Dr. Harrington had been on the faculty since graduating from the program in 1969. He seemed to know every endodontist on the faculty of other dental schools and every major researcher in dentistry. He also seemed to know every pertinent research article ever published which related to our field. He was able to pass on his knowledge and wisdom in such a gradual and measured way as to not overwhelm us and make us feel discouraged. No one will ever know how he found the time to teach all the courses, do all the research, write all the articles, supervise all those students, and fulfill all his administrative duties as Director of the Endodontic Graduate Program and later as Chair of the department.
Dr. Oswald had joined the faculty in 1974 after graduating from Columbia University. He was very involved in research at the time of my stay, but always had time for us. He was very patient and supportive in the clinic. I remember his many debates with Dr. Van Hassel on various subjects. After I entered private practice, we met for several years on the ski slopes of Mission Ridge during our yearly ski-endo meetings which he helped to organize.
Dr. Pitts had just graduated from the program and joined the faculty in 1977. I remember him mostly from the clinic where he patiently guided us through difficult procedures. I still remember his demonstration of the best way to trim a gutta percha point and the proper time to dip it into chloroform before forming it in the root canal.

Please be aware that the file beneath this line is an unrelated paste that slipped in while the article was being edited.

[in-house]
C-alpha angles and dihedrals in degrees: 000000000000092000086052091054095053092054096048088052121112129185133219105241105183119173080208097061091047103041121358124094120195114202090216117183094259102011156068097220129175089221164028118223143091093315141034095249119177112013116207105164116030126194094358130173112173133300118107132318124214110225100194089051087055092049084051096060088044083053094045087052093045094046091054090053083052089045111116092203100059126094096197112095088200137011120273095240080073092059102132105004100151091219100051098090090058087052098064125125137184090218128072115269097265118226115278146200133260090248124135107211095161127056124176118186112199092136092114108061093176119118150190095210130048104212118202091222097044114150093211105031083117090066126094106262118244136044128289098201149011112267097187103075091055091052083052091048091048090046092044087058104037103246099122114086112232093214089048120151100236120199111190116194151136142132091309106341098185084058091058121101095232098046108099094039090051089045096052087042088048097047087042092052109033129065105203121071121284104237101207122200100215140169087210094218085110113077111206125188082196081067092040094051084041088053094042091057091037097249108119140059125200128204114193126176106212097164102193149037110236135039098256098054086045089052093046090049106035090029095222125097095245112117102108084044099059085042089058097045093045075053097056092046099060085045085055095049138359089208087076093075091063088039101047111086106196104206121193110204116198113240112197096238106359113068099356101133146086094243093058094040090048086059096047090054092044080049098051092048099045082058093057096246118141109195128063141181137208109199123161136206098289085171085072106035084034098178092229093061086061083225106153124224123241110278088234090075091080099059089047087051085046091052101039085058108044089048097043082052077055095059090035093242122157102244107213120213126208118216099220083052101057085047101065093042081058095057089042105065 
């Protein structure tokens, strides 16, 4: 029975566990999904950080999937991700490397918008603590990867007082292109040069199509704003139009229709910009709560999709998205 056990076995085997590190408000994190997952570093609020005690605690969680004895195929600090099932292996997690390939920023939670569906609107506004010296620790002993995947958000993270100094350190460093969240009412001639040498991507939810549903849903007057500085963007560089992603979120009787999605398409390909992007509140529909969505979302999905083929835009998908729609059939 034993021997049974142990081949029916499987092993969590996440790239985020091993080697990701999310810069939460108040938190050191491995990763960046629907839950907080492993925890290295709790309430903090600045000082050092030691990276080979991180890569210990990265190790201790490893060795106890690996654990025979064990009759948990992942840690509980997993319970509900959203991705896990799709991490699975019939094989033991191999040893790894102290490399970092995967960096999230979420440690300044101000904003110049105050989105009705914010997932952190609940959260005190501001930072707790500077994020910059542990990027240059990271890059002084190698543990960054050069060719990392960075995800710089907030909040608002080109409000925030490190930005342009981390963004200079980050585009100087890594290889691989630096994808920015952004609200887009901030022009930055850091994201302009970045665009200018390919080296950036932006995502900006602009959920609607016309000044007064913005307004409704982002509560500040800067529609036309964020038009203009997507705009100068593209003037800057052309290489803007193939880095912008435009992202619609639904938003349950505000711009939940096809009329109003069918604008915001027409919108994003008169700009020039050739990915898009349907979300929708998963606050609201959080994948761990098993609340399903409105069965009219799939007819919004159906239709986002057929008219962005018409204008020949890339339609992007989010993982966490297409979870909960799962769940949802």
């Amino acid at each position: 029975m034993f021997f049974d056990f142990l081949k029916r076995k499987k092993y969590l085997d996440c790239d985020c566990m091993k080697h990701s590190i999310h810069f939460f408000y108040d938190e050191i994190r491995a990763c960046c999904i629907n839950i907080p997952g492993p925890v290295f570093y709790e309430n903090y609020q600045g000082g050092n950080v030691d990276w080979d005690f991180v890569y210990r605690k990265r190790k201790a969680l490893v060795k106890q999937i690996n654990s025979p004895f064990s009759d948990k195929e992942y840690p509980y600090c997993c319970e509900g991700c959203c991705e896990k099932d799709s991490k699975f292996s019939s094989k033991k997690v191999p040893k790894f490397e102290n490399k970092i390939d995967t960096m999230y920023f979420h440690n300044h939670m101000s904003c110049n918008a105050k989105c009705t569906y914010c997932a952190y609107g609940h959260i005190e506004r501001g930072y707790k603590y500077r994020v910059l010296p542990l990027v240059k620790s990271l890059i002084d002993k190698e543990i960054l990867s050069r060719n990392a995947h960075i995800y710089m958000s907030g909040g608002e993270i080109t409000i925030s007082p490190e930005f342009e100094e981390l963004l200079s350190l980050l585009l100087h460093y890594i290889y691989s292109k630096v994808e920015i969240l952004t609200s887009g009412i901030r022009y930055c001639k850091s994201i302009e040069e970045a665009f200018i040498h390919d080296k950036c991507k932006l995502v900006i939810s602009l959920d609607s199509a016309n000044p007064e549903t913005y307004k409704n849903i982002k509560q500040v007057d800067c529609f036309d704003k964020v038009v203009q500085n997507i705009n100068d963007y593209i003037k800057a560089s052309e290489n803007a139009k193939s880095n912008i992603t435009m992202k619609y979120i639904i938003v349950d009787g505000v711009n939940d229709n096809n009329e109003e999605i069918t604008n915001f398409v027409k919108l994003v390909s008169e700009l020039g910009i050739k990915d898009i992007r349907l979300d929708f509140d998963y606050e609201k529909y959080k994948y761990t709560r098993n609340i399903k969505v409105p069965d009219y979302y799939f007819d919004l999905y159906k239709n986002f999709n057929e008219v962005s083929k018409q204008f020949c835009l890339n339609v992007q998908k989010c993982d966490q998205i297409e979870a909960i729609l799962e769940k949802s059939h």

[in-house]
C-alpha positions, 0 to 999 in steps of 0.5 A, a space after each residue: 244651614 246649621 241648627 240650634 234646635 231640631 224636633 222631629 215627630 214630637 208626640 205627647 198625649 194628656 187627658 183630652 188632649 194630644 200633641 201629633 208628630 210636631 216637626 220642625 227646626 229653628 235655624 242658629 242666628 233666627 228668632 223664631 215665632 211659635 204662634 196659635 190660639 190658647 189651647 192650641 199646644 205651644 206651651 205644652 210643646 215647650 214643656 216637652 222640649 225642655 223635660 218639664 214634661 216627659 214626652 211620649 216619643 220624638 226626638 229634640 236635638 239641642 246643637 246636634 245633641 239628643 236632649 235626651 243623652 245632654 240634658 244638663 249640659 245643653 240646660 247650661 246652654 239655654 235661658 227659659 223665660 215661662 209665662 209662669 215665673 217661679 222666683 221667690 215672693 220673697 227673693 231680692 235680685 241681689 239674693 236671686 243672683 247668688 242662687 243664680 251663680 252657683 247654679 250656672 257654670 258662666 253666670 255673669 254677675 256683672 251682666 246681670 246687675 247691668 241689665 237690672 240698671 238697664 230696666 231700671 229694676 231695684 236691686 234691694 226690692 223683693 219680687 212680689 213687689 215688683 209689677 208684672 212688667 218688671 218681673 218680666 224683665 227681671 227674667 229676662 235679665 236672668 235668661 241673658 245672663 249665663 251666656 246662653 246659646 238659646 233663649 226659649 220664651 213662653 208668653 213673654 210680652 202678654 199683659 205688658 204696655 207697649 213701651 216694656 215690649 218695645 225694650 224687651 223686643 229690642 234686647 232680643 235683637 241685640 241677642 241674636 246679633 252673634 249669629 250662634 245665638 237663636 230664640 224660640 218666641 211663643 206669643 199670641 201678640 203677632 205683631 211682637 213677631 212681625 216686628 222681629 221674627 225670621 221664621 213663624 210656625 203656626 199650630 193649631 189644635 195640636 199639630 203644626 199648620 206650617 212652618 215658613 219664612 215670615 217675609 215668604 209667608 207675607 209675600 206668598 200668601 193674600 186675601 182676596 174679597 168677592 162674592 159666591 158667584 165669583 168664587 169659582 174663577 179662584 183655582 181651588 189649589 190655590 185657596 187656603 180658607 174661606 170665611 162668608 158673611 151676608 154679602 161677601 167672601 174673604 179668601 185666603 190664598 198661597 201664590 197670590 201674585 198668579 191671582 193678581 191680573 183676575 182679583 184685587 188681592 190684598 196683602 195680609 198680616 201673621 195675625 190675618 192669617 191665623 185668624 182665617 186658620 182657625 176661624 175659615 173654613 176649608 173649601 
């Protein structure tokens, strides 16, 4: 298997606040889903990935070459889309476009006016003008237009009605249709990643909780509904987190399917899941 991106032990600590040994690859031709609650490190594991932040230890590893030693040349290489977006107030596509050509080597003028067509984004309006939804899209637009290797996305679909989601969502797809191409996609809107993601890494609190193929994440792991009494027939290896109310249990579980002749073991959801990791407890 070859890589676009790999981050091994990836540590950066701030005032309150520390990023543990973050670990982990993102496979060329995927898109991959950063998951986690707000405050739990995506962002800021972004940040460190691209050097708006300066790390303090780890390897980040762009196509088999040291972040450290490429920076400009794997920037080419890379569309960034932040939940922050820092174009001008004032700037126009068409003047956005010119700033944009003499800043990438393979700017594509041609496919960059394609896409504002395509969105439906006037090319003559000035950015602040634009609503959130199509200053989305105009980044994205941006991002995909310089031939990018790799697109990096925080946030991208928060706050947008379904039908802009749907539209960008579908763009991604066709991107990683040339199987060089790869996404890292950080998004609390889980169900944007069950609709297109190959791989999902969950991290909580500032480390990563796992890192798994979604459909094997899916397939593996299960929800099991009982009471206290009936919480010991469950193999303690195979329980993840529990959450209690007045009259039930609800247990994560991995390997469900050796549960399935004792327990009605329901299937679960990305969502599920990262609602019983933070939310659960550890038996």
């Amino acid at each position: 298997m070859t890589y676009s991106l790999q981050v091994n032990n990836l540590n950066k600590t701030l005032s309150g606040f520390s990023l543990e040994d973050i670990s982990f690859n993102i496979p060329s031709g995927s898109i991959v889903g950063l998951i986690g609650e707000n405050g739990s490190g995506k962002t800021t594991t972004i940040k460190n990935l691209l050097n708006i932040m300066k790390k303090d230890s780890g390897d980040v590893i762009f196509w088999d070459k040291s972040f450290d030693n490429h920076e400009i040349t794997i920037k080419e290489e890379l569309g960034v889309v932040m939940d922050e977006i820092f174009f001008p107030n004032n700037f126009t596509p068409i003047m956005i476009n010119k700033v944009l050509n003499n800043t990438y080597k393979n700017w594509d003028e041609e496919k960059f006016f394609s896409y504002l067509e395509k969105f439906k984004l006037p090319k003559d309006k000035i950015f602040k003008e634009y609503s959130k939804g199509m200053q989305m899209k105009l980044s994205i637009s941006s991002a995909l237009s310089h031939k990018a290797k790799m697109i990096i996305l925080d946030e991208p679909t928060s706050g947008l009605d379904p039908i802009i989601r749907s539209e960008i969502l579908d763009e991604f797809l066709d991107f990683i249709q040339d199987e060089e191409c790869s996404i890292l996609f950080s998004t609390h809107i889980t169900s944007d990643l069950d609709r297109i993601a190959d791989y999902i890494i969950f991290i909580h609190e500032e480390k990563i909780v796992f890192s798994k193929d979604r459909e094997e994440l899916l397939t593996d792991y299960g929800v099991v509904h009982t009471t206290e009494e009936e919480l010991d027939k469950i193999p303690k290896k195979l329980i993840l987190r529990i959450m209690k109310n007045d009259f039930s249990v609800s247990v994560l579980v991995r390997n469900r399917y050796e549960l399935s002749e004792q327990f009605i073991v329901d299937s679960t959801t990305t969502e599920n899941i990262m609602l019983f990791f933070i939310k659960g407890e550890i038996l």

Dr. Natkin was back during my second year in the program. He had this wonderful combination of extensive knowledge in his field and the ability to transmit it to students during lively and stimulating lectures. I remember attending some of his lectures to the undergraduate dental students just because I enjoyed his style of teaching. In 1962 he was the first graduate of the program. He joined the faculty in that year and became Chair in 1967. One of his many accomplishments that benefited students was the development of self-instructional syllabi for the predoctoral courses. We graduate students also had to read them, and we gained a great deal of detailed understanding in our field. It was a pleasure to attend lectures on his favorite topic, dental radiology.
Dr. John Ingle was Chair of the Department of Periodontics and Endodontics from 1959 until 1964. He created the Graduate Program in Endodontics in 1959. In 1964 Dr. Ingle left to become Dean of the School of Dentistry at the University of Southern California. I remember attending several of his lectures during his many return visits to Seattle. He also used some of my clinical cases for his textbook on endodontics.
For about 20 years while in private practice, I volunteered as an Affiliate Associate Professor, supervising graduate students in the graduate clinic. It was a small way to pay back what the School had done for me. My other contribution to the School was in 2012, writing the history of the Department of Endodontics, which Dr. James Steiner and I had started but which I had to finish after his death in 2010. All of the above-mentioned faculty and the new faculty members under Dr. James Johnson, the new Chair, were of great help in this project. Dr. Steiner also joined my Rotary Club in Edmonds after his retirement.
Students can never thank their teachers enough for the positive impact they have on their lives. Teachers should know that students are very thankful and appreciative but don’t often take the time to express it.